Helping or Hurting? The Role of Unmitigated Communion and Relationship Intimacy Following Support Receipt

2019-08-08T18:32:41Z (GMT) by William Crouch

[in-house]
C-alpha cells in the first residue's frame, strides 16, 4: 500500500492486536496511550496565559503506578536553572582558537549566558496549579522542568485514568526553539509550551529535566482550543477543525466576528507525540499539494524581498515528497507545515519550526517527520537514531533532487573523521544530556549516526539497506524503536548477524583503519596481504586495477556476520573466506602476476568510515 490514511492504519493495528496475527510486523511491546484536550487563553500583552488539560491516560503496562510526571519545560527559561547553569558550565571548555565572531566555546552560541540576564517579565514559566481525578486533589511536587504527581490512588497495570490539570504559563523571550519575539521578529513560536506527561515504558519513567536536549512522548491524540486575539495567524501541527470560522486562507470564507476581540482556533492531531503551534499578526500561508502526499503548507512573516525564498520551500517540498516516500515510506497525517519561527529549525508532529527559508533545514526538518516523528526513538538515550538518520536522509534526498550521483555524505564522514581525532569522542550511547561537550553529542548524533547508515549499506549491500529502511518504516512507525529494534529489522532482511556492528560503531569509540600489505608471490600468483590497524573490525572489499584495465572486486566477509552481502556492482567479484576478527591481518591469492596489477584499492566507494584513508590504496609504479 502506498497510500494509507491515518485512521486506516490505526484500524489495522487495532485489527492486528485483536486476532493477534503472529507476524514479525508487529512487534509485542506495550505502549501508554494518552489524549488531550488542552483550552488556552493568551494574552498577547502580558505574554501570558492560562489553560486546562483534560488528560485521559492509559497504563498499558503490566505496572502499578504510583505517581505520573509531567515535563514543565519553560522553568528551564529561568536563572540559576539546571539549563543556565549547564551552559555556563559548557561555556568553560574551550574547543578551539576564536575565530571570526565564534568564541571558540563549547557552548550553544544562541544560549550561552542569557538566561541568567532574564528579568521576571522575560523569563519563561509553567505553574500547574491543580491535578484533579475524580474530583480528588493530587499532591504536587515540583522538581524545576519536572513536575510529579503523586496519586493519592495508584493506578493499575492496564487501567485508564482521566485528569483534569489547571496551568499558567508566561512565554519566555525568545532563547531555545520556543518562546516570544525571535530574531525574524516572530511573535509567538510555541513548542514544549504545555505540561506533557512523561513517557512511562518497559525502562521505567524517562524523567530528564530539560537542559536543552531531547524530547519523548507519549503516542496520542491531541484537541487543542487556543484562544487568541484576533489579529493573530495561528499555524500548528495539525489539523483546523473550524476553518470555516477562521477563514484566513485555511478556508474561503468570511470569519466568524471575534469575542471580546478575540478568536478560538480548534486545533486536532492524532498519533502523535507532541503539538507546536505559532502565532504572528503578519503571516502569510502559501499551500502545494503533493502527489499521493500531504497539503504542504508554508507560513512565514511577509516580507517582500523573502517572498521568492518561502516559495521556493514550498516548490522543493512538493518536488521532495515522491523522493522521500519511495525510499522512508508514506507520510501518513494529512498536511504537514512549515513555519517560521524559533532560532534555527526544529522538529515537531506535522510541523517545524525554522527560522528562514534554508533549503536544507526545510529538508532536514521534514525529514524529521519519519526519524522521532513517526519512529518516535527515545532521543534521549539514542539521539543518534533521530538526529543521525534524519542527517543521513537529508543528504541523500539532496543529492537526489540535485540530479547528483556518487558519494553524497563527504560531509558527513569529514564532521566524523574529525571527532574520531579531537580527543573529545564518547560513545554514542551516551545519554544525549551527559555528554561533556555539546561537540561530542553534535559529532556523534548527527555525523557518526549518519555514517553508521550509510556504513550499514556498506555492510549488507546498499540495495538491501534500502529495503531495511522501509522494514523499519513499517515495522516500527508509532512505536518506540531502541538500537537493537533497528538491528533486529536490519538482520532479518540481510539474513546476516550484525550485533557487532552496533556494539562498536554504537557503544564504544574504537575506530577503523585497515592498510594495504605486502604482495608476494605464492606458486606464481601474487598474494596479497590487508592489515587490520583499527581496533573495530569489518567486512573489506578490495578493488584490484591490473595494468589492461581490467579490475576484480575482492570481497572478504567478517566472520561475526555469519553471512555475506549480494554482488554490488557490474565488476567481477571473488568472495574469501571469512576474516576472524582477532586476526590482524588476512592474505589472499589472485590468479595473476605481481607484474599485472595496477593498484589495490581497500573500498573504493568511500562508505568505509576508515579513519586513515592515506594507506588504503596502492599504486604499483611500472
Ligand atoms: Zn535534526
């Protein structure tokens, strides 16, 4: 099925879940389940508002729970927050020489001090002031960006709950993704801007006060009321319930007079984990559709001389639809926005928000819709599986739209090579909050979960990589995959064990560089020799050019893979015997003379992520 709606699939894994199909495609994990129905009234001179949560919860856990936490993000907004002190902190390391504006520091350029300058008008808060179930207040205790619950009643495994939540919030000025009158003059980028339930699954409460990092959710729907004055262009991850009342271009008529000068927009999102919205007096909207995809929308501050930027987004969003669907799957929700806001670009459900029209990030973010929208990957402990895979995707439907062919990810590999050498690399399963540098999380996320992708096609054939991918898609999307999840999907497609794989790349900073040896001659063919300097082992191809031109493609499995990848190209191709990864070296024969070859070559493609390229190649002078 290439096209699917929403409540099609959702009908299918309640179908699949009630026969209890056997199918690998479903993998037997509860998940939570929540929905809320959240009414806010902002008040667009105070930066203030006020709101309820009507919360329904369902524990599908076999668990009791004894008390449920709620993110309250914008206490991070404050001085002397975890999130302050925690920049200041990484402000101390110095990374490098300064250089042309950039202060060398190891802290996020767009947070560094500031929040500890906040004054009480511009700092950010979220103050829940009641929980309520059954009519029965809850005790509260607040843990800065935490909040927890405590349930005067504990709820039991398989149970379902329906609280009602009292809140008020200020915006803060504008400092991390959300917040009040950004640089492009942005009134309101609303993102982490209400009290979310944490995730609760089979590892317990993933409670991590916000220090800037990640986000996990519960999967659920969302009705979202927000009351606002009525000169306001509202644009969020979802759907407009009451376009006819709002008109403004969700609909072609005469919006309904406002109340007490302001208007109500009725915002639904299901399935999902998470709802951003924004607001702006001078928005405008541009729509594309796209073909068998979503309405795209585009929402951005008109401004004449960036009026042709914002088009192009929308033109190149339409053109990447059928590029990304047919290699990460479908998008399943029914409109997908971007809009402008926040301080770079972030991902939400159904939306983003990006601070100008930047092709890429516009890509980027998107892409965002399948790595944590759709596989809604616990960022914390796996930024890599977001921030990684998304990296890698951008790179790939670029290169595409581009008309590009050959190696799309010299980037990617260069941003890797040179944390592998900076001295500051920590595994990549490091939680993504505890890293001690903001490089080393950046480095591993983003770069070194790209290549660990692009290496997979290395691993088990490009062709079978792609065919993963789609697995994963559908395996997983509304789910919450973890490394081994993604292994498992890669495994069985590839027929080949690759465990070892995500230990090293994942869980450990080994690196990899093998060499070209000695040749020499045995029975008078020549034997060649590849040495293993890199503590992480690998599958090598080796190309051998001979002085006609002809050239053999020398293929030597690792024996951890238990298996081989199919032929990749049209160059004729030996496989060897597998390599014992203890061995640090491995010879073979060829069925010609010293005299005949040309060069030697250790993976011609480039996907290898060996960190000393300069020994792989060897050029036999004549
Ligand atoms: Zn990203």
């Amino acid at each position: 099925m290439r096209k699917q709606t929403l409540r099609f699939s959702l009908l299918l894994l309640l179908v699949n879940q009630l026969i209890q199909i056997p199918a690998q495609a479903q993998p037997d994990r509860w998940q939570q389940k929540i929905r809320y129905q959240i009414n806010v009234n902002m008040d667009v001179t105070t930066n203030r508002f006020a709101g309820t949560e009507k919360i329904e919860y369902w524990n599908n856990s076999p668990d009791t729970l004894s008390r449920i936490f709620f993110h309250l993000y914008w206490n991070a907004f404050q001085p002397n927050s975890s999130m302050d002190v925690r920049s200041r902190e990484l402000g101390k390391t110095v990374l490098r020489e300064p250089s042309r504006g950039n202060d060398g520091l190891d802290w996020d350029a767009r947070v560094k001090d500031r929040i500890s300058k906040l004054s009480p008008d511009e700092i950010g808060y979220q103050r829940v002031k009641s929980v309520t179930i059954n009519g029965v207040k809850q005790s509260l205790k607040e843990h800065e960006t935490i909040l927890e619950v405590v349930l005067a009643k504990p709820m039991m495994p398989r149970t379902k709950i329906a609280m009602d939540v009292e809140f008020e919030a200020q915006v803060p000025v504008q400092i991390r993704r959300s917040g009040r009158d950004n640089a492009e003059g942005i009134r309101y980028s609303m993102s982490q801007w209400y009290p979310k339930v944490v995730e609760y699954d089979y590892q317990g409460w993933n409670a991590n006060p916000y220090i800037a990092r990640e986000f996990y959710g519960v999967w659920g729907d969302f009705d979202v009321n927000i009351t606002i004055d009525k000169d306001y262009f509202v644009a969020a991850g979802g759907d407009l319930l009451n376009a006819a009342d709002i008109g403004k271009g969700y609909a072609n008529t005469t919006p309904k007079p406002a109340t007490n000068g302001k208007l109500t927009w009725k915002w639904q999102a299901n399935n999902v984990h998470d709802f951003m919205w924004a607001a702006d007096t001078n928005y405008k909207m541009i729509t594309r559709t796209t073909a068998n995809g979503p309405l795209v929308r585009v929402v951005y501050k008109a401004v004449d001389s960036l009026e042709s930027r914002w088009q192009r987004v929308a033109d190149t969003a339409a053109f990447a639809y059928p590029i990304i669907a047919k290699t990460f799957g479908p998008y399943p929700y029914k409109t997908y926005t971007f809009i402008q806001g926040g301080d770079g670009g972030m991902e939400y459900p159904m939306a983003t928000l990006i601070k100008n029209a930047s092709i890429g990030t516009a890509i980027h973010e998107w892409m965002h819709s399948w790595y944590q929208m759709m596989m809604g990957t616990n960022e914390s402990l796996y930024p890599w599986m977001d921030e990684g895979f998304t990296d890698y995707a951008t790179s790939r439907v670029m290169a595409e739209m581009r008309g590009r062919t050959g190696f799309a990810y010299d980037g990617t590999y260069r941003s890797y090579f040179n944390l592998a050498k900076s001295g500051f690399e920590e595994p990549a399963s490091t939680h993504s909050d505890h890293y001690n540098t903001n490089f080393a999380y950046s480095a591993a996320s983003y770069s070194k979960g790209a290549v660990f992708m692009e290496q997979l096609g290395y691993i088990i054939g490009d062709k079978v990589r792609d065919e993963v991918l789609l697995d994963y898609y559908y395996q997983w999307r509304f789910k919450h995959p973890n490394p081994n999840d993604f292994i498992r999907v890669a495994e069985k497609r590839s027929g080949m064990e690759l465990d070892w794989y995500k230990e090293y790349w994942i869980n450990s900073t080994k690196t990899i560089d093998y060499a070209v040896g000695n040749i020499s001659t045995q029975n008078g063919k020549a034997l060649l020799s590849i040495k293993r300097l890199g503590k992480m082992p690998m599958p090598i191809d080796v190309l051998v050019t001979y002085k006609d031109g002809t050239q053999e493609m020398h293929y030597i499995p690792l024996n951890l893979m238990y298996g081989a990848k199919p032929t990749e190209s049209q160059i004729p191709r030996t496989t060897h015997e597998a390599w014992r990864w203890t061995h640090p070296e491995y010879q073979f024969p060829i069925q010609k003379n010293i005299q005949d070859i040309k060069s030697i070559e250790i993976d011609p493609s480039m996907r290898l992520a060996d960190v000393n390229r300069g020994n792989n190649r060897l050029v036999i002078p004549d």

Unmitigated communion (UC) is defined as a focus on others often to the exclusion of the self (Bakan, 1966; Helgeson, 1994). A common trait of high UC individuals is their eagerness to provide help; however, when UC individuals receive help, they experience negative emotion and discomfort that stems from a negative sense of the self. Therefore, we examined the affective and behavioral responses to support receipt of high and low UC individuals in a laboratory setting. Additionally, we examined if relationship intimacy moderates these reactions. We found that UC was not directly related to affective and behavioral outcomes; however, we did find interactions between UC and relationship intimacy for positive affect and prospective support behaviors. These findings suggest that relationship intimacy plays an important role in how high UC individuals respond to support receipt, such that high intimacy partners (e.g., close friends and family members) might produce the most negative outcomes when attempting to provide help to those who score high on UC.